court's jurisdiction is extended to the other counties of New York City so
that a resident of one county does not have to use the Civil Court of
another county. The New York City Civil Court generally has jurisdiction of
controversies up to $25,000 and also supervise small claims and housing cases.

Each county in New York City also has a Criminal Court that handles lesser
criminal cases and family related domestic violence offenses (a shared
jurisdiction with Family Court). Unlike other New York State counties,
Family Court judges in New York City are not elected, but appointed for
terms of ten years by the Mayor.

Like all other counties, each New York City county has a sitting Supreme
Court. In New York City, Supreme Court handles criminal cases on indictment,
which in other counties of the state are handled by the County Court. As in
the rest of the state, Supreme Court also handles larger civil cases. Grand
juries sit in each of the counties as well.

Manhattan and the Bronx are in the first appellate department of the
Appellate Division of the Supreme Court. The First Department sits at the
Court House on Madison Avenue and 25th Street. Queens, Brooklyn and Staten
Island (as well as the rest of Long Island and Westchester, Putnam,
Dutchess, Rockland and Orange County) being in the second appellate
department. The Second Department sits in Brooklyn at the Court House on
Pierrepont Street and Morgan Place.

The borough of Brooklyn is also home to the Red Hook Community Justice
Center, which opened in 2000 as the nation's first multi-jurisdictional
community court which was built with city, state, and federal assistance in
an attempt to alleviate the chronic lack of access to justice services in
the isolated Red Hook area in Brooklyn. The court combines family court,
civil and housing court and minor criminal court functions and takes a
community development approach to justice through such programs as the Youth
Court where teenagers are trained and act as mediators to help their peers
resolve disputes.

Geography and climate

New York City comprises Manhattan Island, Staten Island, the western part of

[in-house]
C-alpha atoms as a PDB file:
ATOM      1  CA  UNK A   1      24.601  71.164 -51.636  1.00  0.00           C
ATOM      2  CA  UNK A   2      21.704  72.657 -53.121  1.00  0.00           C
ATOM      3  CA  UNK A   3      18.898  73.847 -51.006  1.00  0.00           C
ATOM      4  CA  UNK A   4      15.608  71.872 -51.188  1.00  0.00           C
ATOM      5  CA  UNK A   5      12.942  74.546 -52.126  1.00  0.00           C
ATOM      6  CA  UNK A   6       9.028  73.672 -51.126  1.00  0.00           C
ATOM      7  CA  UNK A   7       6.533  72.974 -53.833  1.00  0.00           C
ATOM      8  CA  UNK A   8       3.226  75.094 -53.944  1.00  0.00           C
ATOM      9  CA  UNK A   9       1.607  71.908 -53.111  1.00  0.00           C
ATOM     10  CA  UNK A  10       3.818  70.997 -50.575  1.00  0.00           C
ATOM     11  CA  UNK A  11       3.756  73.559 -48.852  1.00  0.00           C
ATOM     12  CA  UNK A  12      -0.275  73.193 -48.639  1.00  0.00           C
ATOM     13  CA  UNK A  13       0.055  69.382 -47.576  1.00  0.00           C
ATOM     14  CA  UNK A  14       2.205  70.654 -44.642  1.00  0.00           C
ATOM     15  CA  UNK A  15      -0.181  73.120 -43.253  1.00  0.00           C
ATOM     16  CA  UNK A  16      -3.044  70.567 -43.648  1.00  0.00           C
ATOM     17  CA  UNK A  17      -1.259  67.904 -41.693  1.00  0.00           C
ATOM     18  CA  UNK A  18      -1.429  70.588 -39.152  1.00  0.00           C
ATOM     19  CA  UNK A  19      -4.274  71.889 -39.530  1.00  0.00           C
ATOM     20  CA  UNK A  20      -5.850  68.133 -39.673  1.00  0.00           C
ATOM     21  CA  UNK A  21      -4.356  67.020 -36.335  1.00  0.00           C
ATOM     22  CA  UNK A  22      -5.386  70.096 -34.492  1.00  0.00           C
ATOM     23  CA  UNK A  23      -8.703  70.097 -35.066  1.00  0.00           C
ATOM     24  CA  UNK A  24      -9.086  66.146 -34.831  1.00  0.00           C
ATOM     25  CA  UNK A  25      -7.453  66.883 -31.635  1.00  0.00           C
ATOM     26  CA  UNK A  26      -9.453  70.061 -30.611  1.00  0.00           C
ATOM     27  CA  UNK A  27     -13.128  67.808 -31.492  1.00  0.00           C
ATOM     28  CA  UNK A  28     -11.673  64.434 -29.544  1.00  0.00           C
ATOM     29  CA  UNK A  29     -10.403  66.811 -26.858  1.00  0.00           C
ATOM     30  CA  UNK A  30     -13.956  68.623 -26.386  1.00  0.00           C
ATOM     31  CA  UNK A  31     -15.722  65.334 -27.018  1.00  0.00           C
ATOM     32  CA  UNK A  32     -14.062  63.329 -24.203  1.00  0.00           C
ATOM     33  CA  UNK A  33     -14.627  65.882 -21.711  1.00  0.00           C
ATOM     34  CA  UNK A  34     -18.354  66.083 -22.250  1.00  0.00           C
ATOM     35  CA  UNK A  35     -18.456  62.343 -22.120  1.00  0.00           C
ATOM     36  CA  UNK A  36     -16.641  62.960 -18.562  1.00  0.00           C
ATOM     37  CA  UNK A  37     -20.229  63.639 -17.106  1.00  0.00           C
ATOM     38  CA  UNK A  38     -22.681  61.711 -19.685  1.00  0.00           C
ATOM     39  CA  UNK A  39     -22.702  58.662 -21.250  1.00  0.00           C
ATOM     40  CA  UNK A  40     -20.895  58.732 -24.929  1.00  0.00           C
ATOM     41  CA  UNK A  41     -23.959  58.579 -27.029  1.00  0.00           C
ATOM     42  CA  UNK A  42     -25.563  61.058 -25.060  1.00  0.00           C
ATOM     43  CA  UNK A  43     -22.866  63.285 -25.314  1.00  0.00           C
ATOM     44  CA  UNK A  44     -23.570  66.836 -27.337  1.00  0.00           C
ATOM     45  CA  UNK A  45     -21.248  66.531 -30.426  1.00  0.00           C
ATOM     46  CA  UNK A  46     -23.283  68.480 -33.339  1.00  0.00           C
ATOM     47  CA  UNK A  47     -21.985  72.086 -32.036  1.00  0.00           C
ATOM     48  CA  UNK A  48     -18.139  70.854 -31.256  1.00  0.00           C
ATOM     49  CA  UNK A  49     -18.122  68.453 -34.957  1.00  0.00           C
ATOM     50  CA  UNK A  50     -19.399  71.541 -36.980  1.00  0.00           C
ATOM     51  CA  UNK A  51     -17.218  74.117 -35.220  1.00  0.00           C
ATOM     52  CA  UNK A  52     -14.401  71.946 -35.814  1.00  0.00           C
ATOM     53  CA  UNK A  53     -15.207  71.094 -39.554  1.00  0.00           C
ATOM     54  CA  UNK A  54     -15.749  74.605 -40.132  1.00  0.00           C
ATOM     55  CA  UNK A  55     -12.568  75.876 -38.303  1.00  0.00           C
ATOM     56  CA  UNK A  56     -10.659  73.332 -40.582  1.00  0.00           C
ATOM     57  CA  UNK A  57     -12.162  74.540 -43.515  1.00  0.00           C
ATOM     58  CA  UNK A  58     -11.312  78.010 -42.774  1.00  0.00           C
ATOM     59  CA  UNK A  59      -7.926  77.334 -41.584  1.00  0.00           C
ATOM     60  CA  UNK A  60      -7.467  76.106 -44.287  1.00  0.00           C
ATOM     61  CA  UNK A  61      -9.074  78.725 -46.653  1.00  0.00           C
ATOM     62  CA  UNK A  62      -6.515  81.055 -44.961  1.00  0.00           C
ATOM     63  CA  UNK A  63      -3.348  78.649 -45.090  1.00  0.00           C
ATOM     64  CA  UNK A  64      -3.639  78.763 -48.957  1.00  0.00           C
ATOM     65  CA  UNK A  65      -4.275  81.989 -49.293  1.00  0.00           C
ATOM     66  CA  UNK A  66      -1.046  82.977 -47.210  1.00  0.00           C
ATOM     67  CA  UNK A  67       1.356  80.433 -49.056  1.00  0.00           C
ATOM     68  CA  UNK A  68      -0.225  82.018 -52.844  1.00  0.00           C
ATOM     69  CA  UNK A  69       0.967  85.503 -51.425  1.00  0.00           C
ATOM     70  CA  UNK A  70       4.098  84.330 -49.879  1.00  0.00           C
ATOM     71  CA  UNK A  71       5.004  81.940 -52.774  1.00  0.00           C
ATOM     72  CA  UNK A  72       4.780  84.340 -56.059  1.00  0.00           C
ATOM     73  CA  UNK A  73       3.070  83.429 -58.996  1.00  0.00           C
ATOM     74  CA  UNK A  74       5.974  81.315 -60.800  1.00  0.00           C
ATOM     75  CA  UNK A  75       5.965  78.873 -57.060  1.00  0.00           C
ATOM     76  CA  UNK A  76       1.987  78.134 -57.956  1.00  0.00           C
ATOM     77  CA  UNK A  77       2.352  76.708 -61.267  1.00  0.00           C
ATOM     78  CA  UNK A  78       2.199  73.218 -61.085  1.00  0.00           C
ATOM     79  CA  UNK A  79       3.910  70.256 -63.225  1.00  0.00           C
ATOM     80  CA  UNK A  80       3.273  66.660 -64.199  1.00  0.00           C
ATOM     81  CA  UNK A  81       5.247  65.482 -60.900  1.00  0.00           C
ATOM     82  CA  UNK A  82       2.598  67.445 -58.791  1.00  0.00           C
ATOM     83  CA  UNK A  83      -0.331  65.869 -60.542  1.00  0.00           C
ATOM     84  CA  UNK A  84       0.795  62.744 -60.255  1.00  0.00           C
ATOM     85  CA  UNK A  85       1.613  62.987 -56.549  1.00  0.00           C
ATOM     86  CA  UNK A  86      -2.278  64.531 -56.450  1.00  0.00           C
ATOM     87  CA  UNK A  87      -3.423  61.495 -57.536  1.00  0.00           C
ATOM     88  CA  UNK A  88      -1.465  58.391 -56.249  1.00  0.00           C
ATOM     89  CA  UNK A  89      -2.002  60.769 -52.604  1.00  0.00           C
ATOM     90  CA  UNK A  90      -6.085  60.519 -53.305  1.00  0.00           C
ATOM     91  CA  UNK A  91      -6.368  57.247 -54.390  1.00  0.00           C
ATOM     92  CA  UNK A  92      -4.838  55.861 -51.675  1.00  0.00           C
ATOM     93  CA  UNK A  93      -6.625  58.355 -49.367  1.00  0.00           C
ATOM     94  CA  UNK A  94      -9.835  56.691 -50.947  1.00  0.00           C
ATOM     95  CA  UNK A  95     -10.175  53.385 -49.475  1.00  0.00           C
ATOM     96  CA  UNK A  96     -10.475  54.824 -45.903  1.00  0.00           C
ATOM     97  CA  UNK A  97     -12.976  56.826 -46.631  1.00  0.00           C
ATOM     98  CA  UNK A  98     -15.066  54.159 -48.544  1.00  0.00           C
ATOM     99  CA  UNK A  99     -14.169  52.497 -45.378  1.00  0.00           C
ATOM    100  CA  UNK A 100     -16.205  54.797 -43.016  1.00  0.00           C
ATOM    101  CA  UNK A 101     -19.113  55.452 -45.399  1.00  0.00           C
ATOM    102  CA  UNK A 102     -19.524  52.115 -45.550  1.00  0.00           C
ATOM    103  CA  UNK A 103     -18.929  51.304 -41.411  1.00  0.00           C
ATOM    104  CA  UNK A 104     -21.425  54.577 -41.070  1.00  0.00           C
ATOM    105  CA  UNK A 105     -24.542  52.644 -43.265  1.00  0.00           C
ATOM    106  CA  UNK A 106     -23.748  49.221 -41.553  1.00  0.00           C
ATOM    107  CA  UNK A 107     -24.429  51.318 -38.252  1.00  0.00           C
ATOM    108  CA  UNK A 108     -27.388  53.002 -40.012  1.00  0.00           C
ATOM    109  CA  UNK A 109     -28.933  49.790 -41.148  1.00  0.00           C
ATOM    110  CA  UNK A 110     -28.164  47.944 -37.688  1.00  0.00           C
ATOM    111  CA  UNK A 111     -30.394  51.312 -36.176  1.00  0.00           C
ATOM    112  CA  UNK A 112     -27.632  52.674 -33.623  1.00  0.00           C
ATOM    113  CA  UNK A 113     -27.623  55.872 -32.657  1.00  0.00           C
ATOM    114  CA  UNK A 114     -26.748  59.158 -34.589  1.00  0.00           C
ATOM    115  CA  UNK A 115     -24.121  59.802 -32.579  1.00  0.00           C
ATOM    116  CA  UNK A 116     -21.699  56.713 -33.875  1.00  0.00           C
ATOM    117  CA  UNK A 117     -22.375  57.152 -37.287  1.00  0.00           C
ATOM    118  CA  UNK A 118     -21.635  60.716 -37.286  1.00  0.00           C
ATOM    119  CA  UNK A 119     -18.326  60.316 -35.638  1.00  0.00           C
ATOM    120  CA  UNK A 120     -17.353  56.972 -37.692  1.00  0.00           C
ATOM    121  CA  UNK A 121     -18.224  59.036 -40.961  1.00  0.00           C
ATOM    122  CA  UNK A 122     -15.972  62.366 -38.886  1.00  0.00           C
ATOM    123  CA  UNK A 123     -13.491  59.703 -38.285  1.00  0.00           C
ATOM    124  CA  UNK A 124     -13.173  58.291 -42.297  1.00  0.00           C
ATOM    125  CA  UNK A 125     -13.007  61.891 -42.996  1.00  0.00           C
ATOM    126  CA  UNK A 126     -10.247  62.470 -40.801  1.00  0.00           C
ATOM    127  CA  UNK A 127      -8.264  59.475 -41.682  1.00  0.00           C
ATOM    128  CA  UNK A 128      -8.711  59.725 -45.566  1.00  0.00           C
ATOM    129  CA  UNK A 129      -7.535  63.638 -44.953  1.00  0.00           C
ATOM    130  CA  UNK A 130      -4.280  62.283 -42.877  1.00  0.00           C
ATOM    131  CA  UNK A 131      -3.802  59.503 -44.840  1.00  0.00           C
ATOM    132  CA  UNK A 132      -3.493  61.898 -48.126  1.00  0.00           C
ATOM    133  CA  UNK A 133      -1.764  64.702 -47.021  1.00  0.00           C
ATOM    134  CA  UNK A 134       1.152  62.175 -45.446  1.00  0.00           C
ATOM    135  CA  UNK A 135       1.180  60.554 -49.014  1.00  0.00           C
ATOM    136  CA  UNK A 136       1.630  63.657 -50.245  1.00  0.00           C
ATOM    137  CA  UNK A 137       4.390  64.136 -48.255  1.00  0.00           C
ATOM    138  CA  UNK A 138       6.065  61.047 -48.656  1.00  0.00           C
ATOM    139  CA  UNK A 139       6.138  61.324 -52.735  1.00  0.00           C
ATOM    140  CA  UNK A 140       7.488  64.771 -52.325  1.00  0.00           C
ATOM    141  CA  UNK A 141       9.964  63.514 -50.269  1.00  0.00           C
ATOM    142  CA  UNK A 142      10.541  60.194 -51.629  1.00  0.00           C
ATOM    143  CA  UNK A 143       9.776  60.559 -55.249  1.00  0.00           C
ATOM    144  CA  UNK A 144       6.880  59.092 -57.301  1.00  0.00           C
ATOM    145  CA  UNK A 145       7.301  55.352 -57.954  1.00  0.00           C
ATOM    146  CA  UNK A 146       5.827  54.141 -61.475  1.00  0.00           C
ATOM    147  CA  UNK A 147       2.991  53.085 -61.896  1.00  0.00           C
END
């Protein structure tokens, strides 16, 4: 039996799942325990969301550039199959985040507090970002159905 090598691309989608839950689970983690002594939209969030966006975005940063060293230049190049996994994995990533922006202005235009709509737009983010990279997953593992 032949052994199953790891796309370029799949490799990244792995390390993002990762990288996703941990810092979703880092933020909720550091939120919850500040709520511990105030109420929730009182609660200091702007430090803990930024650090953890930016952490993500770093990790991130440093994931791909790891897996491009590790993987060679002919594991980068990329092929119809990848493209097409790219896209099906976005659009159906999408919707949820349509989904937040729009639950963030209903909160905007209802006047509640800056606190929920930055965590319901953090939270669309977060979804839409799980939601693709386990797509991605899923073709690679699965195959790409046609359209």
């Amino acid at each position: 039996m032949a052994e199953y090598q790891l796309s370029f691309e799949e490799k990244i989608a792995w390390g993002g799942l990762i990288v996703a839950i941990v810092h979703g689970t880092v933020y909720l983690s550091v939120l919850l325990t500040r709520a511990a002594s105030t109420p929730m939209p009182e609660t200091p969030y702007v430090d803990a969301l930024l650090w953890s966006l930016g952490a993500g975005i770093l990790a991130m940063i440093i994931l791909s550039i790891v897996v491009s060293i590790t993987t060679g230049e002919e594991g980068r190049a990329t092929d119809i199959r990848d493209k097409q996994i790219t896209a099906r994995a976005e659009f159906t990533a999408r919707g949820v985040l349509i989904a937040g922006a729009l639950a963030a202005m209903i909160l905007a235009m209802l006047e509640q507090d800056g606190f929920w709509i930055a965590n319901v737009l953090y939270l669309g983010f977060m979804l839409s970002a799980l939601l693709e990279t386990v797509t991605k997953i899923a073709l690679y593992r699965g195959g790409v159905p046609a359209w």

Long Island, part of the North American mainland (the Bronx), and several
small islands in New York Harbor.

New York has a humid continental climate. The city is adjacent to water, so
temperature changes are not as drastic as those inland. Every winter, it
snows in New York due to its latitude. Because of its key position, New York
had been king in the shipping passenger trade between Europe and the
Americas for quite some time, until the airplane came into wider use across
the Atlantic.

The city will be threatened if the current patterns of global warming
continue to rise the sea level.

According to the United States Census Bureau, the city has a total area of
1,214.4 km² (468.9 mi²). 785.6 km² (303.3 mi²) of it is
land and 428.8 km² (165.6 mi²) of it is water. The total area is
35.31% water.

Demographics

The median income for a household in the city is $38,293, and the median
income for a family is $41,887. Males have a median income of $37,435 versus
$32,949 for females. The per capita income for the city is $22,402. 21.2% of
the population and 18.5% of families are below the poverty line. Out of the
total people living in poverty, 30.0% are under the age of 18 and 17.8% are
65 or older.

As of of 2000, there are 8,008,278 people, 3,021,588 households, and
1,852,233 families residing in the city. The population density is
10,194.2/km² (26,402.9/mi²). There are 3,200,912 housing units at
an average density of 4,074.6/km² (10,553.2/mi²). The racial
makeup of the city is 44.66% White, 26.59% African American, 0.52% Native
American, 9.83% Asian, 0.07% Pacific Islander, 13.42% from other races, and
4.92% from two or more races. 26.98% of the population are Hispanic or
Latino of any race.

There are 3,021,588 households out of which 29.7% have children under the
age of 18 living with them, 37.2% are married couples living together, 19.1%
have a female householder with no husband present, and 38.7% are
non-families. 31.9% of all households are made up of individuals and 9.9%
have someone living alone who is 65 years of age or older. The average
household size is 2.59 and the average family size is 3.32.

In the city the population is spread out with 24.2% under the age of 18,
10.0% from 18 to 24, 32.9% from 25 to 44, 21.2% from 45 to 64, and 11.7% who
are 65 years of age or older. The median age is 34 years. For every 100
females there are 90.0 males. For every 100 females age 18 and over, there
are 85.9 males.

Economy

New York is a center of many industries in the United States. It was the
early center of the American film industry, until it moved to Los Angeles,